Mr. Seward to Mr. Koerner.
Sir:By the 9th article of the treaty of Washington of the 9th of August, 1842, between the United States and Great Britain, it is stipulated that the parties will unite in all becoming representations and remonstrances with any and all powers within whose dominions such markets [for African negroes] are allowed to exist, and that they will urge upon all such powers the propriety and duty of closing such markets effectually at once and forever.
Spain is believed to be the only Christian state into whose dominions African negroes are now introduced as slaves. She has a treaty with Great Britain stipulating for the suppression of that traffic. The instrument was concluded at a time and under circumstances which, as it seems to us, imposed a peculiar weight of moral obligation on Spain to see that her stipulations were carried into full effect. It is understood, however, that the just expectations of the British government in that respect have been signally disappointed. This has no doubt been mostly owing to the fact that a great part of the public revenue of Spain has hitherto been derived from Cuba, the prosperity of which island has in some quarters been erroneously supposed to depend upon a continued supply of imported slave labor. This is believed to be the source of the disregard of Cuban slave-dealers of the humane policy of the home government, and the alleged inefficiency at times of the colonial authorities.
We have no treaty with Spain on the subject of the slave trade; but, as the laws of the United States characterized it as piracy long before our treaty with Great Britain above referred to, we think ourselves entitled to consider that trade an offence against public law, so far as to warrant our faithful compliance with the stipulation contained in that treaty. Herewith I transmit a copy of an informal note on this subject of the 4th instant addressed to me by Lord Lyons, and of the papers to which it refers. From these it appears that though the number of Africans introduced into Cuba is diminishing, yet that the municipal laws in force there require amendment before a stoppage of the traffic can be expected. The peculiar relations of Great Britain to Spain with reference to this topic may justify to the full extent the text of the note of Sir John Crampton to the Marquis of Miraflores. The relations of the United [Page 8] States to Spain, however, are of a different character, but the President authorizes and directs you to address a communication in general terms to the Spanish minister for foreign affairs, setting forth the treaty stipulations between the United States and Great Britain on this subject, and stating that it would afford the utmost satisfaction in this -country if any obstacles existing in Cuba to the complete suppression of the African slave trade should be removed.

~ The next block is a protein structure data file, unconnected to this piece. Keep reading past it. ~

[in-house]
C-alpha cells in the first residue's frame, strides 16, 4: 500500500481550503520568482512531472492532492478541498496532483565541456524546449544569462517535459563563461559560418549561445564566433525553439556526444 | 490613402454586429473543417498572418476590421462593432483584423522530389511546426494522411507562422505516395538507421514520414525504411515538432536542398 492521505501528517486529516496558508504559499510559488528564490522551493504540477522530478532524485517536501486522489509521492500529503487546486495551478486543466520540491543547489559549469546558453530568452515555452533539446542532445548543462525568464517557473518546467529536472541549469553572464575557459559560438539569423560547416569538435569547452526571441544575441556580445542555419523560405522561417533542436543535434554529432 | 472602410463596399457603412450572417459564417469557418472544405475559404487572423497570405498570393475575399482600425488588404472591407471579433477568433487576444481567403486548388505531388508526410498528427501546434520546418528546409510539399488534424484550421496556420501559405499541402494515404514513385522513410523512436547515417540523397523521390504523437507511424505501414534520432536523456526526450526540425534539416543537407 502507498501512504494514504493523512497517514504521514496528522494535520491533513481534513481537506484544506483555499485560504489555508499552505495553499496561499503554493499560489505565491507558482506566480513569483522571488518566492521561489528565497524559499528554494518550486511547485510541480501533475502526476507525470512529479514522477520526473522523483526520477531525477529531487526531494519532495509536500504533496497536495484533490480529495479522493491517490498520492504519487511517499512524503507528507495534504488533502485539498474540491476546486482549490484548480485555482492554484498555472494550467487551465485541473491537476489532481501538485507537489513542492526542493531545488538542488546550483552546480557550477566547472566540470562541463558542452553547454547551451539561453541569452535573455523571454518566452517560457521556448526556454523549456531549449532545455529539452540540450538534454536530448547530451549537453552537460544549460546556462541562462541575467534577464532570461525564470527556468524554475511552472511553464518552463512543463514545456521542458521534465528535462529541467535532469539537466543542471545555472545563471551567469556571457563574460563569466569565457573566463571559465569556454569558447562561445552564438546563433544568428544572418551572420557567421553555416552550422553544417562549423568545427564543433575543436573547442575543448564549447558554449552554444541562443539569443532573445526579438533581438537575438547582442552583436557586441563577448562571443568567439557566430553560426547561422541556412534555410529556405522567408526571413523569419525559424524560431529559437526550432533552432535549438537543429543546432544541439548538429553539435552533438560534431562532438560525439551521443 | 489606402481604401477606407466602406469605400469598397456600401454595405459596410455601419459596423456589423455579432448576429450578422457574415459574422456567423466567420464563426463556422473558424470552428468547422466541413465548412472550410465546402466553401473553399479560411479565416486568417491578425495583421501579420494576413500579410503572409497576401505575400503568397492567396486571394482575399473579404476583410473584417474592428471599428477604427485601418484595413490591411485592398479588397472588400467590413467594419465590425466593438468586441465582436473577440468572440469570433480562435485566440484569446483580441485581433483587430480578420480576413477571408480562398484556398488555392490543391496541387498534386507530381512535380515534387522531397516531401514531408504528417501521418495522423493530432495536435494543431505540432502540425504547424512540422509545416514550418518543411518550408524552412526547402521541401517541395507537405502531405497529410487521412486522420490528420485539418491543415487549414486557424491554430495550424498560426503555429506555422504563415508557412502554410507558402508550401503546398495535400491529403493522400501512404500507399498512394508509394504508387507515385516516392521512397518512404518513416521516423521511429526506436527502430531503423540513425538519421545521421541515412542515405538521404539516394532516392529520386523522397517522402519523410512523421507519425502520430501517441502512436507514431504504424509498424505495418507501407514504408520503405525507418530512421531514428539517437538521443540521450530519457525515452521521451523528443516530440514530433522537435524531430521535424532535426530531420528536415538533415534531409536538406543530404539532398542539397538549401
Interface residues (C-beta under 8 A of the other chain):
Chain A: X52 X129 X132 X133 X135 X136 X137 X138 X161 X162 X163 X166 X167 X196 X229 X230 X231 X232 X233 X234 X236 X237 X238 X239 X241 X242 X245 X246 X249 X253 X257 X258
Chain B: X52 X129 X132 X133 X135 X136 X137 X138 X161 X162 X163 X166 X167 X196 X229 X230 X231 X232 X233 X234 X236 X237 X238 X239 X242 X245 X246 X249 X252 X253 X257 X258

I am, sir, your obedient servant,
Gustavus Koerner, Esq., &c., &c., &c., Madrid.